While the cars never feel as if they are floating above the tarmac (as they did in some previous Forza iterations), neither do they feel hugely alive and involving. Forza Motorsport 7 simply doesn't give you the driving feel and constantly changing feedback delivered by the likes of Project Cars 2.

In Forza 7 there's no sense, for example, of different circuits having different levels of grip - they all feel a bit on the slippery side. And while the cars' handling feels broadly plausible, in that rear-drive beasts are tail-happy and so on, it also lacks subtlety and nuance. Feel-wise, Forza 7 is firmly in arcade-style territory.

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Some cars in the game handle more plausibly than others. Nascar beasts are great to drive and sound fabulous. But there's no way that, in real life, Formula E cars could possibly be that lacking in grip and prone to snap-oversteer. ATVs are slow and more or less uncontrollable, while racing trucks are grippy and fun. The more modern machinery, like GT cars which actually do possess some grip, seem to have much more attention lavished on their handling models.

The racing itself is determinedly arcade-style. Starts are crucial – you can usually bomb past loads of cars before braking later than anyone else into the first corner, and using any car sitting on an outside line as an additional form of braking if needs be.

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Egregious mistakes can be eliminated through a rewind button, for which many people will be grateful.

But you soon discover that Forza 7 doesn't just encourage but positively demands that you use techniques which would lead to disastrous destabilisation in real-life racing, such as holding the throttle down full while applying the brake mid-corner. You're never punished for barging other cars out of the way like a maniac.

At least Forza 7 works hard to flatter whatever level of driving skill you might or might not possess. After a few hours of routinely winning every race, the game did at least suggest that we up the AI difficulty (like its predecessors and recent Forza Horizon games, it employs Drivatars, allegedly based on your mates' level of driving skill), and proceedings became more challenging.

Damage is turned to cosmetic-only by default, and there is a host of driver aids, include braking and steering assistance, ABS and stability control (the last of which left us unassailable in the wet).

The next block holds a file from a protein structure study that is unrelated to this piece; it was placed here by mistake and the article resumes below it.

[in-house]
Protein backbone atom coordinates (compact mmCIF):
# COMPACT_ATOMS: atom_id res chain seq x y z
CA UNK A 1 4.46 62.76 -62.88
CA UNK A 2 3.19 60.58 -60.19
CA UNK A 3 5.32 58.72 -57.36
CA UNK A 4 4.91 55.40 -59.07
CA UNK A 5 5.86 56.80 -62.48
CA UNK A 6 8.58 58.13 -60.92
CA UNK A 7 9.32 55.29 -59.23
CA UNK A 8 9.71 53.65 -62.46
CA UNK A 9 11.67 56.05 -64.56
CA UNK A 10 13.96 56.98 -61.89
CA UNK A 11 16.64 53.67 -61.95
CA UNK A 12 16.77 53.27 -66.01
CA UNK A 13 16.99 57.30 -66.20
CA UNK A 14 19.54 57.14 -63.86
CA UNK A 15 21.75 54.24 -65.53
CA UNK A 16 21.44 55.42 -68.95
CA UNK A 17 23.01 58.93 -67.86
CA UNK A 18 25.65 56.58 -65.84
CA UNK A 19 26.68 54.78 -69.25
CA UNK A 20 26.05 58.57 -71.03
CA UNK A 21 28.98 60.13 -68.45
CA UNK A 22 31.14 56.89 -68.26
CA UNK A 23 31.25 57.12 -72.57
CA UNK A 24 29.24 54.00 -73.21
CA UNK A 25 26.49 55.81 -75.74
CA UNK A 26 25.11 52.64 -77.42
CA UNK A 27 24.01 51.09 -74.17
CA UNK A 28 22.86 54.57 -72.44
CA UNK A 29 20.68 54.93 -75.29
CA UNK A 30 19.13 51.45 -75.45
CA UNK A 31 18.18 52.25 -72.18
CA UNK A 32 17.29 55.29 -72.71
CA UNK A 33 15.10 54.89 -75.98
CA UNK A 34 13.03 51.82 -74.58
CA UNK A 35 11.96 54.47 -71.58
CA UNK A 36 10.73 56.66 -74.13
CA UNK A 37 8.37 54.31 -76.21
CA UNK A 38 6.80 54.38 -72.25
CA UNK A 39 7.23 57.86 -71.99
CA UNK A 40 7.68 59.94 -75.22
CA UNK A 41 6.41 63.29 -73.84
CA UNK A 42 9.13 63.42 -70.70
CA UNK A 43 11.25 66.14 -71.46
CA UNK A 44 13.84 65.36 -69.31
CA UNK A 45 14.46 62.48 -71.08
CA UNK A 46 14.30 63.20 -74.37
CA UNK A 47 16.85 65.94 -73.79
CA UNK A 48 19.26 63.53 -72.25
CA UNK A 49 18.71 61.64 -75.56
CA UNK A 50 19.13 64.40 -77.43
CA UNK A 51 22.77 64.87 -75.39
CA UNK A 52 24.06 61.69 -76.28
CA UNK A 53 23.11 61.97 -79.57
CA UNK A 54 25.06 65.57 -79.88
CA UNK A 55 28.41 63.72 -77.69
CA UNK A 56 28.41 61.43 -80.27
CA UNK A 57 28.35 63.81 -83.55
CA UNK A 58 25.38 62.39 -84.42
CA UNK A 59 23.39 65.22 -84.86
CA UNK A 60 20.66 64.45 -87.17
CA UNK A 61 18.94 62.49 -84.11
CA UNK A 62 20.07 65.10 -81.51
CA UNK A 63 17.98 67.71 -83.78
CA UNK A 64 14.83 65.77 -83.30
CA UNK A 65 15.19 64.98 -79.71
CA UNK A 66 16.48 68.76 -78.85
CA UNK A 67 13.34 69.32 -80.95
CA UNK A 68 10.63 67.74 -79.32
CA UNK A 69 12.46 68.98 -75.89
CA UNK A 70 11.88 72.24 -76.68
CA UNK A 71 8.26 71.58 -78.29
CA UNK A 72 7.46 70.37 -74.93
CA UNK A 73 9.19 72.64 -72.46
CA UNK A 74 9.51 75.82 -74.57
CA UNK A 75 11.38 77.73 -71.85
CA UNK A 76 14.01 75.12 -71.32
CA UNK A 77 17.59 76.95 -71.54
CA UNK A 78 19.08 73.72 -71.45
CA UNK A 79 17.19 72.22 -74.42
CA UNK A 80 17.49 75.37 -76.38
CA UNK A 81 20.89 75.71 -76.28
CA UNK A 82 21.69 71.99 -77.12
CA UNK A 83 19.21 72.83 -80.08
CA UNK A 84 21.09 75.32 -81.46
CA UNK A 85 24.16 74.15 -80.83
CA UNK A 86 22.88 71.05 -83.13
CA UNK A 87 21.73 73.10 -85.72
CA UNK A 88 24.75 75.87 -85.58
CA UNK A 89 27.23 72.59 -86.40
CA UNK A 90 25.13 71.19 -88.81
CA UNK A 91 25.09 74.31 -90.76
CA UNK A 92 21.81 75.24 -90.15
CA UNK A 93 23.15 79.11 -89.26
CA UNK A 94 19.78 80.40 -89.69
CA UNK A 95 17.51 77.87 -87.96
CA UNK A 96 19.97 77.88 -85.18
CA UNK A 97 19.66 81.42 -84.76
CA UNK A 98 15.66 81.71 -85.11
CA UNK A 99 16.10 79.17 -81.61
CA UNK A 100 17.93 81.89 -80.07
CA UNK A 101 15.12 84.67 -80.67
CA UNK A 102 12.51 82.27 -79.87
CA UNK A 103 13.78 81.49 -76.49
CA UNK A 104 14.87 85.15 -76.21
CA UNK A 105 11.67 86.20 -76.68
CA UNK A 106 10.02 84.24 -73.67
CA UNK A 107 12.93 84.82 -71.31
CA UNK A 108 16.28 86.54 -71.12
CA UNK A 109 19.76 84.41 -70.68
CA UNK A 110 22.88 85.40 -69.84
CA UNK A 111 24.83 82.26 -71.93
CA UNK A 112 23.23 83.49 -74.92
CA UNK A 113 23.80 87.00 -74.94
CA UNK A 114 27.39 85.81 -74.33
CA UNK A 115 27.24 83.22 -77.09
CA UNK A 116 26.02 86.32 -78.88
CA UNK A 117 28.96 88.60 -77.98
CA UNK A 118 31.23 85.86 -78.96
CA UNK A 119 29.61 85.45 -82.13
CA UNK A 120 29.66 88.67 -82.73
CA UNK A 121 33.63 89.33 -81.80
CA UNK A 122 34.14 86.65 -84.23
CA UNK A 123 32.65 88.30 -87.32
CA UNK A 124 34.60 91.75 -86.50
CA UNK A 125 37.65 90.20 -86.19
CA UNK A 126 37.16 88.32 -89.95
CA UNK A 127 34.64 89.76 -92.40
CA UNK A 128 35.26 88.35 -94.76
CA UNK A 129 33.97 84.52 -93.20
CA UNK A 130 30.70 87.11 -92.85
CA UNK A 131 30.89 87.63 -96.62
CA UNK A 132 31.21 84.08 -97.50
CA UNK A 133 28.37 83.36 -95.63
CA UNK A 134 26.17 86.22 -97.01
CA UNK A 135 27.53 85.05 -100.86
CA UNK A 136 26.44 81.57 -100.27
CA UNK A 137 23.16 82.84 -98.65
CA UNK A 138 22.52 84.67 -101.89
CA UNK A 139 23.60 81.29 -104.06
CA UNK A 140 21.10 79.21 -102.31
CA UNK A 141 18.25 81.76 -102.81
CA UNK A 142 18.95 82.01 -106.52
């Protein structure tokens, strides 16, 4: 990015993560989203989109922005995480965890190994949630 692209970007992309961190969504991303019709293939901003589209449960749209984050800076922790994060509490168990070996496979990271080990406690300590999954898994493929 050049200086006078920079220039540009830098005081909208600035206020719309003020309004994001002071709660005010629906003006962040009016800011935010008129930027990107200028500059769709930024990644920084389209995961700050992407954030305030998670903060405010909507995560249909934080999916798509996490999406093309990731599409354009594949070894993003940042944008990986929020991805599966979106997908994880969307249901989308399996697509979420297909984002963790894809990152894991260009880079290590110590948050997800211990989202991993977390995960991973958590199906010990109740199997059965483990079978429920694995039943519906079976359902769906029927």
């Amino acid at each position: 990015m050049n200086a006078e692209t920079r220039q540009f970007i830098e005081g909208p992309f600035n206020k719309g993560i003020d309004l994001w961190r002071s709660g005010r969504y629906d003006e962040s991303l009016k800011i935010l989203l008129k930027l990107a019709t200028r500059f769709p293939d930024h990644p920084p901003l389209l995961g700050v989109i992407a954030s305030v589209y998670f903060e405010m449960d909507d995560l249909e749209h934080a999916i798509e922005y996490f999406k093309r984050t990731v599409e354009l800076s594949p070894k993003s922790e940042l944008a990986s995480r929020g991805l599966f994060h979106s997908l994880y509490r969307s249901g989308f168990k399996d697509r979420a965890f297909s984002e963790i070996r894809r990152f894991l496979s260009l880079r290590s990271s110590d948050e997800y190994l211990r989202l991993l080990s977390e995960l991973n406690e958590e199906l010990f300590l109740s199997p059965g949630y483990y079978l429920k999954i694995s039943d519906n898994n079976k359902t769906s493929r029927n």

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You can upgrade cars in a similar manner to the Gran Turismo games, component by component, but we rarely felt inclined to do so, since once you've finished one racing series, it's time to move to a different car.

As with previous Forza games, you can't sell any of your cars.

Track-wise, Forza 7 is pretty solid. Its selection is skewed understandably towards North America, with classic circuits like Laguna Seca, Daytona, Indianapolis and Watkins Glen, plus a host of more obscure ones.

1/5Forza Motorsport 7 / Microsoft Xbox

There is a smattering of road circuits – some of which, like a Prague street-circuit, are very good indeed. And European icons like Silverstone, Brands Hatch, Monza and the Nurburgring are present and very correct.

Online, Forza 7 works in a very solid manner too. You can opt to hire (rather than buy) cars to race online, but you won't generate any XP in a hired car. As with the single-player game, first-lap pile-ups with cars four or five abreast going round tight corners seems like an inevitability, particularly since 24 cars tend to be on track at a time.

Verdict

What you seek from a driving game will entirely determine whether or not you should buy Forza Motorsport 7. It's a divisive one.

If you want something that looks spectacular and lets you look good while bombing around in millions of pounds-worth of virtual machinery, but aren't worried about learning techniques that would stand you in good stead for real-life racing, then it's the game for you. If you absolutely demand the presence of loot crates, trading cards and things to collect in a game, you'll love it.

But if you take your driving with any degree of seriousness, don't be seduced by the graphics. Forza Motorsport 7 is very much an arcade-style racing game. Dedicated petrol-heads will feel it has far more style than substance.